R v Whitlock, [2013] BCJ No 1324 (BC Prov Ct)

The accused pled guilty to three different charges. The first being that, between March 27, 2012, and July 18, 2012, he did wilfully cause unnecessary pain, suffering, and injury to his dog, Captain, contrary to s. 445.1 of the Criminal Code. The second being that, between April 17 and May 17, 2012, he committed mischief to the property of his estranged spouse’s mother, and finally, on February 26, 2013, he has pled guilty to assault. This summary will focus on the charge under section 445.1 of the Code.

The accused suffered from psychosis, and was placed on an anti-psychotic medication. In regard to wilfully cause unnecessary pain, suffering, and injury to his dog, the accused believed that Captain had apparently eaten something off the ground while on a walk, and Mr. Whitlock had come to believe that the dog was poisoned by evil forces and may have become cursed in some fashion. He came to believe that the dog needed to be put down and that it was his responsibility to do that. Mr. Whitlock therefore decided to take a bat to euthanize the dog with several blows to the dog’s head. According to Mr. Whitlock, he believed he had killed the dog when he wrapped him up in a blanket and placed him in a dumpster behind the building. However, he did not kill the dog, and Captain was found in the dumpster still alive by some citizens. He was treated at an emergency veterinarian clinic, but within a few days he had succumbed to his injuries.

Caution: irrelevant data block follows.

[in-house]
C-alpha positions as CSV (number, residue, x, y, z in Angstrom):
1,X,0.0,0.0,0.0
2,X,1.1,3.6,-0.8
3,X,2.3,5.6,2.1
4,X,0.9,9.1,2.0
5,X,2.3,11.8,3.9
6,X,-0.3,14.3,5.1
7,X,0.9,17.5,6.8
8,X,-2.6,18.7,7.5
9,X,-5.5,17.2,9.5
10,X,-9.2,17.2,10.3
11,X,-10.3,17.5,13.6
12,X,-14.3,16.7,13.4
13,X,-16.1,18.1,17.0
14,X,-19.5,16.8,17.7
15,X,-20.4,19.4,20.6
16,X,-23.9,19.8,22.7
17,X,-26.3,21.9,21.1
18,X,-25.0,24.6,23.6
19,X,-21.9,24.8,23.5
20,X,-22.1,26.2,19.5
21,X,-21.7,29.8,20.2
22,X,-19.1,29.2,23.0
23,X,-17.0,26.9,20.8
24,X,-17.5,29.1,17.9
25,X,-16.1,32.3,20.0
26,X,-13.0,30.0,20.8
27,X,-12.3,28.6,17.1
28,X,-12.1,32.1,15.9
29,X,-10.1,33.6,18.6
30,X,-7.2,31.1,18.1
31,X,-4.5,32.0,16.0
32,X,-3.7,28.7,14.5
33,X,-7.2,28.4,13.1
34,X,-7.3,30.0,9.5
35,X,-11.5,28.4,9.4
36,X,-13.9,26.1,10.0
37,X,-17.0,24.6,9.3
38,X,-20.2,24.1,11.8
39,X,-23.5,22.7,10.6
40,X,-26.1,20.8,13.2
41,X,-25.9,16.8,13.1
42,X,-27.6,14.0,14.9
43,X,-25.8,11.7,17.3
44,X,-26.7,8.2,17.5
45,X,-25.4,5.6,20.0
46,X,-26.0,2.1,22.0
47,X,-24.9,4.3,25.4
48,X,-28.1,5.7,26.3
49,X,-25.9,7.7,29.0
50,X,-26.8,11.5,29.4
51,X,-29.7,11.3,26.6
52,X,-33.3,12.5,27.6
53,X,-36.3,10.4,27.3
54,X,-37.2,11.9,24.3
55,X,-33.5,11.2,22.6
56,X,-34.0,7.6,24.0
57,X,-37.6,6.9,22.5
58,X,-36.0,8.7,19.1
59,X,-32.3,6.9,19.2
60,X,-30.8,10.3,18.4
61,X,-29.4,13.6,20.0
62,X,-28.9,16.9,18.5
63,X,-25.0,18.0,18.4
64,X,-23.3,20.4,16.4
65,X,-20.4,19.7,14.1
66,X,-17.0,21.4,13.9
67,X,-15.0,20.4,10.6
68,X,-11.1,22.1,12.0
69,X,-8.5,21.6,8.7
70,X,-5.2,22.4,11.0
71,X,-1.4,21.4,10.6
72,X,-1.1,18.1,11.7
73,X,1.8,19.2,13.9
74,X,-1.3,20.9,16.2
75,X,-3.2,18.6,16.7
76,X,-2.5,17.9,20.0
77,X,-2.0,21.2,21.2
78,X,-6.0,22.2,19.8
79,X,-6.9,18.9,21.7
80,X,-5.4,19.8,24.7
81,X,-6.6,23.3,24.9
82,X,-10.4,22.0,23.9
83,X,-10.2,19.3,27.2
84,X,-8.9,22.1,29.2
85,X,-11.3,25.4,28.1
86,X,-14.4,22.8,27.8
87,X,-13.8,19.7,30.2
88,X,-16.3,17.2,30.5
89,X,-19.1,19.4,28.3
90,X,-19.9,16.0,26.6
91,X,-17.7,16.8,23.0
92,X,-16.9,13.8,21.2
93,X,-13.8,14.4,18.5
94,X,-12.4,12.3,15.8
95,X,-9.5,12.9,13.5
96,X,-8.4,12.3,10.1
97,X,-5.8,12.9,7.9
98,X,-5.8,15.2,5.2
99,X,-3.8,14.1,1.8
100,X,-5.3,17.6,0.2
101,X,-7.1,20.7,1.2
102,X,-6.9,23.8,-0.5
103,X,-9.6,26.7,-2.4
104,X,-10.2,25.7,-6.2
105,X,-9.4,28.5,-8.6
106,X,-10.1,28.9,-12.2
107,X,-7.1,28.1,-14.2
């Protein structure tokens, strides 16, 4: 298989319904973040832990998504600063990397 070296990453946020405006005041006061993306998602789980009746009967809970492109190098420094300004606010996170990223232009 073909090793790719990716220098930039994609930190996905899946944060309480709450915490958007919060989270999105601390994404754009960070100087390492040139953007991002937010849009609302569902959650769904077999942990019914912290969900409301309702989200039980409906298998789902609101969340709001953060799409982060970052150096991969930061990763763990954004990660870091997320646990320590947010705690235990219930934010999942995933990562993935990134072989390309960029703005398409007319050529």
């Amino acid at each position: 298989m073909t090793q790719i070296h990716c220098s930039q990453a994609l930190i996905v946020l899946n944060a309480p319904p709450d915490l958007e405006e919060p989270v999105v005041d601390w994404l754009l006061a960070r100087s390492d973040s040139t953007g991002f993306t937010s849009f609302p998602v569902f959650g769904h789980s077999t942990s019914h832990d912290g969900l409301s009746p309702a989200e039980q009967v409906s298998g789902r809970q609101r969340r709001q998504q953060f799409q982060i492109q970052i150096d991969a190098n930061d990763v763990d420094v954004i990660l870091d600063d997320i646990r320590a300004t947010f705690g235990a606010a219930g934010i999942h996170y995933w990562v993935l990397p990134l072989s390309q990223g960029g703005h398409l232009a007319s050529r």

The court accepted that Mr. Whitlock was suffering from some kind of delusional and disordered thought patterns, and it related to his diagnosis of psychosis at the time the injuries were inflicted on his pet dog, Captain. That compromised his mental state to an extent, but not to an extent that he is not responsible for his actions.

The accused took responsibility for his actions by entering the guilty plea, and in the circumstances, the court found that a jail sentence of 60 days was appropriate to meet all the principles of sentencing. The court also imposed a lifetime ban on owning animals under s. 447.1(1)(a) of the Code.

 

Source: Case Law

Jurisdiction: British Columbia

Topics: animalscriminalcrueltyeuthanizeguiltyharmImprisonmentinjuryintoxiactionMental Illnessneglectprohibitionpsychosissentencingvoluntary

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